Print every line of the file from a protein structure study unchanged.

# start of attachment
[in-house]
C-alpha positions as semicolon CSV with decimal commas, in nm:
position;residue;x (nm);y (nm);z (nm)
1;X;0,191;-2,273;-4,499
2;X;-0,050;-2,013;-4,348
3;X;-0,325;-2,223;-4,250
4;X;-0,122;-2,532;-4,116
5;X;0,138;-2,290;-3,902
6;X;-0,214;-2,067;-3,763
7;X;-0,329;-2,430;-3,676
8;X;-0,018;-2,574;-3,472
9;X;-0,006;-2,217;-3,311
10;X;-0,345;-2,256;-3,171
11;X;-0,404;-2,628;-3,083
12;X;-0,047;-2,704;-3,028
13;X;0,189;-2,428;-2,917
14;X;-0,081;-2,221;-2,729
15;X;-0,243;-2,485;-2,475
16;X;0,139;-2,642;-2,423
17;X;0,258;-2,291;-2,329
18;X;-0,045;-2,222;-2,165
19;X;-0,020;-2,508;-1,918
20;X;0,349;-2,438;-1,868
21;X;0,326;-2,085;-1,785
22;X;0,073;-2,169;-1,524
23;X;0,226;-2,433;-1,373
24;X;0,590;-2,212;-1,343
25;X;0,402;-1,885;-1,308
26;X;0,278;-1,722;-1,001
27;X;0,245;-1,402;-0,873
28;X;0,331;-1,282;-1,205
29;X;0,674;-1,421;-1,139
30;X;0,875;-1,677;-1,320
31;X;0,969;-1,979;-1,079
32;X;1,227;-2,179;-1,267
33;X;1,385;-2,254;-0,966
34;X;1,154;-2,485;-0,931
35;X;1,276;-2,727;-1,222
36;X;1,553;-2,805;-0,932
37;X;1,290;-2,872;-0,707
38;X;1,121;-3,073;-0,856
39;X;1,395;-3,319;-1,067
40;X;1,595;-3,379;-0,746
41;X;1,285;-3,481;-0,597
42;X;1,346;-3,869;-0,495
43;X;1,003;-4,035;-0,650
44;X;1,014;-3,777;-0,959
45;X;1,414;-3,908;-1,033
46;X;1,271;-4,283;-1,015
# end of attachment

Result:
[in-house]
C-alpha positions as semicolon CSV with decimal commas, in nm:
position;residue;x (nm);y (nm);z (nm)
1;X;0,191;-2,273;-4,499
2;X;-0,050;-2,013;-4,348
3;X;-0,325;-2,223;-4,250
4;X;-0,122;-2,532;-4,116
5;X;0,138;-2,290;-3,902
6;X;-0,214;-2,067;-3,763
7;X;-0,329;-2,430;-3,676
8;X;-0,018;-2,574;-3,472
9;X;-0,006;-2,217;-3,311
10;X;-0,345;-2,256;-3,171
11;X;-0,404;-2,628;-3,083
12;X;-0,047;-2,704;-3,028
13;X;0,189;-2,428;-2,917
14;X;-0,081;-2,221;-2,729
15;X;-0,243;-2,485;-2,475
16;X;0,139;-2,642;-2,423
17;X;0,258;-2,291;-2,329
18;X;-0,045;-2,222;-2,165
19;X;-0,020;-2,508;-1,918
20;X;0,349;-2,438;-1,868
21;X;0,326;-2,085;-1,785
22;X;0,073;-2,169;-1,524
23;X;0,226;-2,433;-1,373
24;X;0,590;-2,212;-1,343
25;X;0,402;-1,885;-1,308
26;X;0,278;-1,722;-1,001
27;X;0,245;-1,402;-0,873
28;X;0,331;-1,282;-1,205
29;X;0,674;-1,421;-1,139
30;X;0,875;-1,677;-1,320
31;X;0,969;-1,979;-1,079
32;X;1,227;-2,179;-1,267
33;X;1,385;-2,254;-0,966
34;X;1,154;-2,485;-0,931
35;X;1,276;-2,727;-1,222
36;X;1,553;-2,805;-0,932
37;X;1,290;-2,872;-0,707
38;X;1,121;-3,073;-0,856
39;X;1,395;-3,319;-1,067
40;X;1,595;-3,379;-0,746
41;X;1,285;-3,481;-0,597
42;X;1,346;-3,869;-0,495
43;X;1,003;-4,035;-0,650
44;X;1,014;-3,777;-0,959
45;X;1,414;-3,908;-1,033
46;X;1,271;-4,283;-1,015